Genre: Crime/Thriller Director: Morten Tyldum Cast: Aksel Hennie, Nikolaj Coster-Waldau, Synnove Macody Lund, Julie Olgaard, Kyrre Haugen Sydness RunTime: 1 hr 40 mins Rating: M18 (Some Sexual Scenes And Violence) Released By: Cathay-Keris Films and InnoForm Media Official Website: http://www.magpictures.com/headhunters/ Opening Day:26 July 2012
Synopsis: Save for a somewhat diminutive stature, Roger is a man who apparently has it all; he's Norway’s most successful headhunter, he's married to the exceedingly beautiful gallery owner Diana, has a far too expensive villa and must, to keep his head above water financially, steal a little too much art. Clas Greve is the perfect candidate for Roger's new recruitment assignment, being a former elite soldier and chief executive in the electronics business. He's also in possession of a very valuable painting. Robert eyes a chance to permanently get rid of his financial worries and begins planning his final, greatest score. It turns out that Greve is playing games as well. When Roger breaks into Greve's house, he finds something that changes his life completely, and soon forces him to run for his life...
“Headhunters” is out for blood. In this movie, you see bodies getting mangled, faced being smashed in, and blood spraying all over the place. It’s all part of the dazzling mayhem. But, in a case of unfortunate ironic titles, “Headhunters” doesn’t make a lot of sense too, at least when it comes to believable character motivations.
Roger (Aksel Hennie), a high-flying recruiter, is happily married to a leggy blonde. His wife, Diana (Synnøve Macody Lund), towers over his dimunitive frame, and this apparently fuels the source of his anxieties. The film, in fact, opens with a voiceover from Roger, with him stating his height and confessing his need to “compensate” for it. Apparently being a successful executive isn’t enough to soothe his napoleon complex – Roger has to inject his life with a constant dose of danger and brashness, to feel like the – or just, a – man! and so he moonlights as an art thief. (As a short person, I find this whole “need to compensate” thing absolutely ridiculous, and a lazy explanation for a character’s choice to turn to crime.) He breaksinto clients’ houses, taking expensive pieces of art and leaving replicas in their place.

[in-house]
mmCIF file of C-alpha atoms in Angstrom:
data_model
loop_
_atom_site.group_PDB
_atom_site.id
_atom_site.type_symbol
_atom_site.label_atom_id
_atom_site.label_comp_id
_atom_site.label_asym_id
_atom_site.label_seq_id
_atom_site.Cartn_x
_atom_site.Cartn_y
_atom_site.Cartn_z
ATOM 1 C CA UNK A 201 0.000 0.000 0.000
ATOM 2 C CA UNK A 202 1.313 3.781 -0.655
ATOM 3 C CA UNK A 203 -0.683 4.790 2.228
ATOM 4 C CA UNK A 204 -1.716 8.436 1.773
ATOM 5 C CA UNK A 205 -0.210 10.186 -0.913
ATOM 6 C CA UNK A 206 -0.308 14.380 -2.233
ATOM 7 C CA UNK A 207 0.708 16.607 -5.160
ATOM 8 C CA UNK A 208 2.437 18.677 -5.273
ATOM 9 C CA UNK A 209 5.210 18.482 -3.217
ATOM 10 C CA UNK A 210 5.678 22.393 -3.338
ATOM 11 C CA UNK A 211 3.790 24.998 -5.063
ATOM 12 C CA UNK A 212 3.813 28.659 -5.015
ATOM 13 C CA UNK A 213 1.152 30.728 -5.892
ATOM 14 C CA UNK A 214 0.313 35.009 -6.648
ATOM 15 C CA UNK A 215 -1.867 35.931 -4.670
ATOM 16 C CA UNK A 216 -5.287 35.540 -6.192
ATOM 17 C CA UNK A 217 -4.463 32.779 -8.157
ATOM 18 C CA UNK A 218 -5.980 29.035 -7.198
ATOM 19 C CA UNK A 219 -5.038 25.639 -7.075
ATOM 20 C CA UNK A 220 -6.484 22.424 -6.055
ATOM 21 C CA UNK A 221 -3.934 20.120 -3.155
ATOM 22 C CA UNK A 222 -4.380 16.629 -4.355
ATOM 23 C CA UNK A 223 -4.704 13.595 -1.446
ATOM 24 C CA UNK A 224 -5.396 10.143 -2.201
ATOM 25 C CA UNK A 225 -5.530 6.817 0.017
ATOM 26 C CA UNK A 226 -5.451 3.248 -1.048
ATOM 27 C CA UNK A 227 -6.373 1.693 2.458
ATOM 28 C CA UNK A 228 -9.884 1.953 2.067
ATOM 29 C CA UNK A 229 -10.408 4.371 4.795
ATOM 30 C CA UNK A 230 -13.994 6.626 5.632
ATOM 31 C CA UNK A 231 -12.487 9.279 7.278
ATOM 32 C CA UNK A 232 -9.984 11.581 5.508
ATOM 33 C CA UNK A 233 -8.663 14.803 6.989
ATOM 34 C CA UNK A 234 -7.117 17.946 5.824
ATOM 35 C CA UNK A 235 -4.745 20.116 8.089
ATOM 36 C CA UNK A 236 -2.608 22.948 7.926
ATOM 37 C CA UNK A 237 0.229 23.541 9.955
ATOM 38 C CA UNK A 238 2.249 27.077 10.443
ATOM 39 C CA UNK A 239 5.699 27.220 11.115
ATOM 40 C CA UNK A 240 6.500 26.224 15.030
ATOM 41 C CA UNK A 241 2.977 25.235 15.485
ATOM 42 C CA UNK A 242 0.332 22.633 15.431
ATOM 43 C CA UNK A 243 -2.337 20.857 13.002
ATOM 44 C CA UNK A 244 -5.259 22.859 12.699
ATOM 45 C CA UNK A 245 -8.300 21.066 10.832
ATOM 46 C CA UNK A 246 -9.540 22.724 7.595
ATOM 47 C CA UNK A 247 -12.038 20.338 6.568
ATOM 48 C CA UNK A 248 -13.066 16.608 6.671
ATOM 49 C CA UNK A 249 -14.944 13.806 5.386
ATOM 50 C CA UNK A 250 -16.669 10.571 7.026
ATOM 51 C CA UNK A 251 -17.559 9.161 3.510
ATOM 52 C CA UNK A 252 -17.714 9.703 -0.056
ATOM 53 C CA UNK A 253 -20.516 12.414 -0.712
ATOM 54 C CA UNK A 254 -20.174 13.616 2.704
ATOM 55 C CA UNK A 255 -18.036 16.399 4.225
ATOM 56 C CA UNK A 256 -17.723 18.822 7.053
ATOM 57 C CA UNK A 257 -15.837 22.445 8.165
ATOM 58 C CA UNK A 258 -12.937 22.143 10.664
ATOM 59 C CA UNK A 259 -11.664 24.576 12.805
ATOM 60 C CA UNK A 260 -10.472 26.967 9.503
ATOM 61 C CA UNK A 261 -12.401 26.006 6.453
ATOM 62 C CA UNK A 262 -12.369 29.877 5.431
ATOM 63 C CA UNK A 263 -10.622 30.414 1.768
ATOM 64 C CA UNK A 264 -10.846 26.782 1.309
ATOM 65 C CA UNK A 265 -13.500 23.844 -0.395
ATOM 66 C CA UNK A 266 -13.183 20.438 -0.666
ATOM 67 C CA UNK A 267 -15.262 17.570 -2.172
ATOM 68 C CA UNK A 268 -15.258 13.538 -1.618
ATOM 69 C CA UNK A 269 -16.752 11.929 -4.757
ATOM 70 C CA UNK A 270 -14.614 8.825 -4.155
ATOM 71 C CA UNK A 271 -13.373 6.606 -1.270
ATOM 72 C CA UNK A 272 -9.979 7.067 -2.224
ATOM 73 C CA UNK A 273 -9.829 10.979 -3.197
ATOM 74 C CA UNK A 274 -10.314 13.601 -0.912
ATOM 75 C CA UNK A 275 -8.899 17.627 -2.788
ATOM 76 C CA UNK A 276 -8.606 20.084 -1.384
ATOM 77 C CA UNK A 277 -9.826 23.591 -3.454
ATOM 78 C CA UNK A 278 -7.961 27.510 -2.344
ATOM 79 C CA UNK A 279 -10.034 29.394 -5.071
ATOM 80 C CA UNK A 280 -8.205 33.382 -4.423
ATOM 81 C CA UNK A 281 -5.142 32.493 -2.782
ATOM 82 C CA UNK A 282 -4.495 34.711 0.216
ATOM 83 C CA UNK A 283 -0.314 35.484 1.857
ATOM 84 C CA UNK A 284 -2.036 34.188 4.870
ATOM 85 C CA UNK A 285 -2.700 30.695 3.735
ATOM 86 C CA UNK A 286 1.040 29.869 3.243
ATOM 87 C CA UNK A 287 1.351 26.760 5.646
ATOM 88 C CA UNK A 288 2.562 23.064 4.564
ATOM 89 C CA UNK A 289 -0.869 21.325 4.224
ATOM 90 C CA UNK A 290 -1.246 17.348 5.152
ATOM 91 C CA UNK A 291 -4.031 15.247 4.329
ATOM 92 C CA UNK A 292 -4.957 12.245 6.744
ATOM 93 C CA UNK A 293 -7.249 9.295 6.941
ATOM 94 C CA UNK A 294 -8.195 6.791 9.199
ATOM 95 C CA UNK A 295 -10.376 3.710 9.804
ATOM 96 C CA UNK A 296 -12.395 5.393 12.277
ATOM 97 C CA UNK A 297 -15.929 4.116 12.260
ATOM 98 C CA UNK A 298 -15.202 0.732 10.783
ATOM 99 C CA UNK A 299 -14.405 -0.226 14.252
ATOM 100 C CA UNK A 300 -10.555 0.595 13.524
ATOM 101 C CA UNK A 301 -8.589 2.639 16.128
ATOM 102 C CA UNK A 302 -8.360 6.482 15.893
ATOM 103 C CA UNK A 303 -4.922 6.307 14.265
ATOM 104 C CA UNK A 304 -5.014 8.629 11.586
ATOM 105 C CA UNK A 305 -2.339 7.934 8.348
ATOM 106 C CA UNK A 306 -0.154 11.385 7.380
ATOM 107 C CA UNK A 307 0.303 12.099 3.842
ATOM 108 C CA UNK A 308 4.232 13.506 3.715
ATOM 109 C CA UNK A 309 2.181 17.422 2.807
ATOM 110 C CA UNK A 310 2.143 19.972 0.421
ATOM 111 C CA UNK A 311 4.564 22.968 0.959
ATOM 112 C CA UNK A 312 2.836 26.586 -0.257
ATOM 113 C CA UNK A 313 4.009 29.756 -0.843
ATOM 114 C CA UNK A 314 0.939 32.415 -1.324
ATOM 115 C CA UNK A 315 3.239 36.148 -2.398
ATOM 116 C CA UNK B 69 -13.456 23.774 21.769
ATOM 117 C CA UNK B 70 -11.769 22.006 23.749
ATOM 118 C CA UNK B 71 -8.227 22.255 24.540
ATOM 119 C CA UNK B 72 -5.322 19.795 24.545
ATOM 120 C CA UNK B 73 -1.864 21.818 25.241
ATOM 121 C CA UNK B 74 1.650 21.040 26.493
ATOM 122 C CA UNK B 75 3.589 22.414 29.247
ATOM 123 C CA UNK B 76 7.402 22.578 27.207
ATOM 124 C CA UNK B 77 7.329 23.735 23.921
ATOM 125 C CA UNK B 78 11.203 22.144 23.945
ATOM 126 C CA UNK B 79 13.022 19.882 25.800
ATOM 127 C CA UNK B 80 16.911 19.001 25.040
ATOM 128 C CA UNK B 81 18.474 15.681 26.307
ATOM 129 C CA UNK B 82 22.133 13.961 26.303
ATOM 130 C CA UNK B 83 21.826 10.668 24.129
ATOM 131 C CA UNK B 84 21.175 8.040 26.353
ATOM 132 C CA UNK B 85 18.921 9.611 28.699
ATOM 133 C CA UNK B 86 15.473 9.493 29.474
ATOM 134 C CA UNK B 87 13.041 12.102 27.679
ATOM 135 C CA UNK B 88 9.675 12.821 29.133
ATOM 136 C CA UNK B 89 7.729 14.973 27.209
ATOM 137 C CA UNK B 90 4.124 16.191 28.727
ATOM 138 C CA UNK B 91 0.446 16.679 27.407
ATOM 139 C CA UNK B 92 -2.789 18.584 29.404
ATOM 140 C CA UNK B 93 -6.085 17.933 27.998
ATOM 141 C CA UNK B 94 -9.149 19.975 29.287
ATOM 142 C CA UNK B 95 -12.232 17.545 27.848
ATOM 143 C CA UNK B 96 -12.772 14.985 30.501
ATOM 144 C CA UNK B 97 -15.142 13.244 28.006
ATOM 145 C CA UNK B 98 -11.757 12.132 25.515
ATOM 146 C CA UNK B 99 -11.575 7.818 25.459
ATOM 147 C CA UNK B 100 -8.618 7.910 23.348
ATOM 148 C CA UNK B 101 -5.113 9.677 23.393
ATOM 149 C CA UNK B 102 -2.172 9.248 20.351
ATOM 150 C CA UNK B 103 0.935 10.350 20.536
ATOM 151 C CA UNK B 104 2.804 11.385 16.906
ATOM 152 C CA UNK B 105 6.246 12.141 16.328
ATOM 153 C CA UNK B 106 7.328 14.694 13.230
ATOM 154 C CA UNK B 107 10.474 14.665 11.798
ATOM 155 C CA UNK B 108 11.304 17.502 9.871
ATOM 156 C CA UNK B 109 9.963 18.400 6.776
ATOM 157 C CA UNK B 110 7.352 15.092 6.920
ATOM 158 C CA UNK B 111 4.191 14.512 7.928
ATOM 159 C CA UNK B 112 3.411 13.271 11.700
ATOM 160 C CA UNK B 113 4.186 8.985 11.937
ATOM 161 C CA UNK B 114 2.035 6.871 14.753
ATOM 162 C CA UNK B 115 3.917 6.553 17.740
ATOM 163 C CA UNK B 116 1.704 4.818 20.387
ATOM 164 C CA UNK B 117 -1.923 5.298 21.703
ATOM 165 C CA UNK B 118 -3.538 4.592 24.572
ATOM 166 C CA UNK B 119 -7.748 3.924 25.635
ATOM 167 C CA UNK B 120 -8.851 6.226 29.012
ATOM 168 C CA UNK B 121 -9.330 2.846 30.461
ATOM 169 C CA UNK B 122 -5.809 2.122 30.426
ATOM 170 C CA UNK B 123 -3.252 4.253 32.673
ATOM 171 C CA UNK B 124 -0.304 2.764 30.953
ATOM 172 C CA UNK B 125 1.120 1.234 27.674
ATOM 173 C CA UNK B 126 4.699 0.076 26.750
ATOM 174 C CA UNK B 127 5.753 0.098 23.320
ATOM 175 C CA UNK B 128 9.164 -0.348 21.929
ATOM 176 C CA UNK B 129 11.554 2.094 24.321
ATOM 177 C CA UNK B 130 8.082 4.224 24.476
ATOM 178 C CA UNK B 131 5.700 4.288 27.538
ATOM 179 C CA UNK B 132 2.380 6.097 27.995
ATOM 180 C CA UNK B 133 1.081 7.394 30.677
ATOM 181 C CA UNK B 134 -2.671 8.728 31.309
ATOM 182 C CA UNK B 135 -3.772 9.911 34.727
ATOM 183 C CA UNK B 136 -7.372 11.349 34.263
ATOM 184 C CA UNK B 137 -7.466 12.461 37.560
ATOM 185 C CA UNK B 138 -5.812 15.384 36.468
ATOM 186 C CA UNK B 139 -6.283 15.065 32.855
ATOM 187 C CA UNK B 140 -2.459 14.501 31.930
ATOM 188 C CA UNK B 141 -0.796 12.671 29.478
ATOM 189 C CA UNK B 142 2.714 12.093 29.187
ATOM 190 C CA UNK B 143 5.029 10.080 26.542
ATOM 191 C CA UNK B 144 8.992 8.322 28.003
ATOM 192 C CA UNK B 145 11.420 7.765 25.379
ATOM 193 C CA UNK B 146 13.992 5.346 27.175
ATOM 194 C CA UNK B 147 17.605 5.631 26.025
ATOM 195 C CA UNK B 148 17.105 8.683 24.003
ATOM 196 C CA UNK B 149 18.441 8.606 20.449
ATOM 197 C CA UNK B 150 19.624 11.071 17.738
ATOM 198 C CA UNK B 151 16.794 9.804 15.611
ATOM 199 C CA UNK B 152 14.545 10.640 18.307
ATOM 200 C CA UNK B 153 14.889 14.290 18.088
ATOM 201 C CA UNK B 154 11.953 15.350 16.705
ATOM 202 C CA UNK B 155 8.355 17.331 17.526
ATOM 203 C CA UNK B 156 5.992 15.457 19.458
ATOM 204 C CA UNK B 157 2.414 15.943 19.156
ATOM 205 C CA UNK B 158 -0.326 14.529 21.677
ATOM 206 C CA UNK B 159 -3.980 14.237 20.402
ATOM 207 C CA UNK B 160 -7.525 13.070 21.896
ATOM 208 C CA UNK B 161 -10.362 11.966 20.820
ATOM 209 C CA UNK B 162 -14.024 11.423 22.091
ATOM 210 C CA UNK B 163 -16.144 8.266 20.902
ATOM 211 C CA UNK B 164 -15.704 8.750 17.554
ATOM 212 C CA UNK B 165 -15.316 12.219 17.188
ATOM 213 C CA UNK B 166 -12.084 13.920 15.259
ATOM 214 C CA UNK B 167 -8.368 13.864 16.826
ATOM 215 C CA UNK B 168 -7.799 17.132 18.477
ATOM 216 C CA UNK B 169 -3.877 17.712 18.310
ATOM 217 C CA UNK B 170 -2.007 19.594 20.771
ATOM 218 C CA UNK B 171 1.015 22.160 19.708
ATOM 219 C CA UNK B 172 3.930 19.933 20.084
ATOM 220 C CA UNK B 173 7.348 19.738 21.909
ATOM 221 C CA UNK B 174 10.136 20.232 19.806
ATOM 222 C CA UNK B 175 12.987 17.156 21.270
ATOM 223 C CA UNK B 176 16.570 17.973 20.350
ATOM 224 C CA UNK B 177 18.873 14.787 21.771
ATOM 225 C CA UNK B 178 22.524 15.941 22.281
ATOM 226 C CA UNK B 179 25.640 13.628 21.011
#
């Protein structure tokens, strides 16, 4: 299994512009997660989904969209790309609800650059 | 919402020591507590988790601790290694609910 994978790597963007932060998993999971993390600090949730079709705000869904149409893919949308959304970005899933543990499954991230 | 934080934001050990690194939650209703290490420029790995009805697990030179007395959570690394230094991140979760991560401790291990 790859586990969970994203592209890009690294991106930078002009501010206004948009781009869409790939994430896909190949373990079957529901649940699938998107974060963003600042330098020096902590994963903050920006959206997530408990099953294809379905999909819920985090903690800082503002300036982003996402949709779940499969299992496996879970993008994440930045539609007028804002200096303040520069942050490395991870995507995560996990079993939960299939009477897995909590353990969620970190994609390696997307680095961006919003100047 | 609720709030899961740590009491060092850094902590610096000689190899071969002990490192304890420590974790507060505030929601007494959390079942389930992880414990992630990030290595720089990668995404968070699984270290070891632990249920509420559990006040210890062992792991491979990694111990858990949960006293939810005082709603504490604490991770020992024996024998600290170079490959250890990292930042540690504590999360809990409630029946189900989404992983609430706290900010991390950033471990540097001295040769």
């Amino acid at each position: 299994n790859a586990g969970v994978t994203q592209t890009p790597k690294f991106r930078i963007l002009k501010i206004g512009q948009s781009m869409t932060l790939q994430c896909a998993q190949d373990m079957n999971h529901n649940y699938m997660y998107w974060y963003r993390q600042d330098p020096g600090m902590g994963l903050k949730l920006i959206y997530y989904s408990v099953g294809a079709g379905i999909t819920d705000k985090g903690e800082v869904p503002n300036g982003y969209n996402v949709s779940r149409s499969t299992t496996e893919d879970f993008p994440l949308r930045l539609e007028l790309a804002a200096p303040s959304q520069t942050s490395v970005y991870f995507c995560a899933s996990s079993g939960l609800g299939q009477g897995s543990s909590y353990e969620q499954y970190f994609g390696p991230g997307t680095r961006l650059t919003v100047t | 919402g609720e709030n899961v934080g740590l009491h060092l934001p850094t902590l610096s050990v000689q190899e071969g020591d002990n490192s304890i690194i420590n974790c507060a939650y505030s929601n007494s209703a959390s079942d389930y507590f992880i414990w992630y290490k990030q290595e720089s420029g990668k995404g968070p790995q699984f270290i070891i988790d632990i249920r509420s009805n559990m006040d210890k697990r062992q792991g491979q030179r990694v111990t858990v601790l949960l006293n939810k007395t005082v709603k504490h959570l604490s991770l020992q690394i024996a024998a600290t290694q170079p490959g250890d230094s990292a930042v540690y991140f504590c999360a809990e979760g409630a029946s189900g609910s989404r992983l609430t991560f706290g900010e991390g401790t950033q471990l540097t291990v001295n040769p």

But of course, it’s not all about the ego, people. A rich, respectable headhunter does not merely need huge sums of money to quench his insecurities, he needs it because he’s afraid of being faced with his wife’s rejection should he not shower her constantly with lavish gifts! Evidently, Roger is besotted with his wife, whom we think of as somewhat of a spoilt, entitled brat at this point – not a big surprise, since he is, himself, an entitled creep, who routinely uses women and then discards them.
He soon finds out that Clas (Nikolaj Coster-Waldau, from Game of Thrones), a client that he is going after, may be having an affair with his wife. Clas is successful, rich, handsome, and most importantly, TALL! and so the very revelation of Clas’ and Diane’s covert liaisons send him into a rage, and he soon plots to systematically ruin Clas’ career. Clas gets wind of this, and uneager to be made to look like the beta male, decides to turn the tables and become the predator himself, hunting Roger down, and he won’t stop till he kills Roger. It makes sense!
The film, adapted from a book by Norwegian novelist Jo Nesbo, is a heady mix of violence, comedy, some macabre humour, but a crucial missing ingredient is narrative sense. But despite the ostensible disregard for logic and hollow characters, the film, at its best (stretches), is a marvel to watch, and an enthralling experience to sit through. It’s deftly shot and adroitly edited, and director Morten Tyldum clearly has a gift for muscle-clenching suspense. He works the man-on-the-run premise with assuredness and skill, and some of the scenes where Roger escapes from Clas by a hair’s length are sure to keep you on the edge of your seat. But you never get the real sense that the two characters are remotely believable characters even if you truly feel sorry for Roger when you see the depths he has sunk to (literally – in a scene he descends into a pile of shit).
That Roger, an unlikeable creep whose own hubris partly caused his own exile from his cushy-executive perch, could start to elicit sympathy from us along the way is not just a testament to Hennie’s skill as an actor – he’s great at using his eyes to convey his character’s pensiveness and paranoia – but also to Tyldum’s craftsmanship. Tyldum calculatedly sends Roger through ordeals that progress in degradation; he eventually breaks Roger down and makes him learn humility. It’s a smart way to make us forget that Roger was always more a caricature than a genuine character to begin with, and almost succeeds at doing so.
(Terrifically suspenseful, but requires you to take a leap of faith and to accept the film’s (many) implausibilities)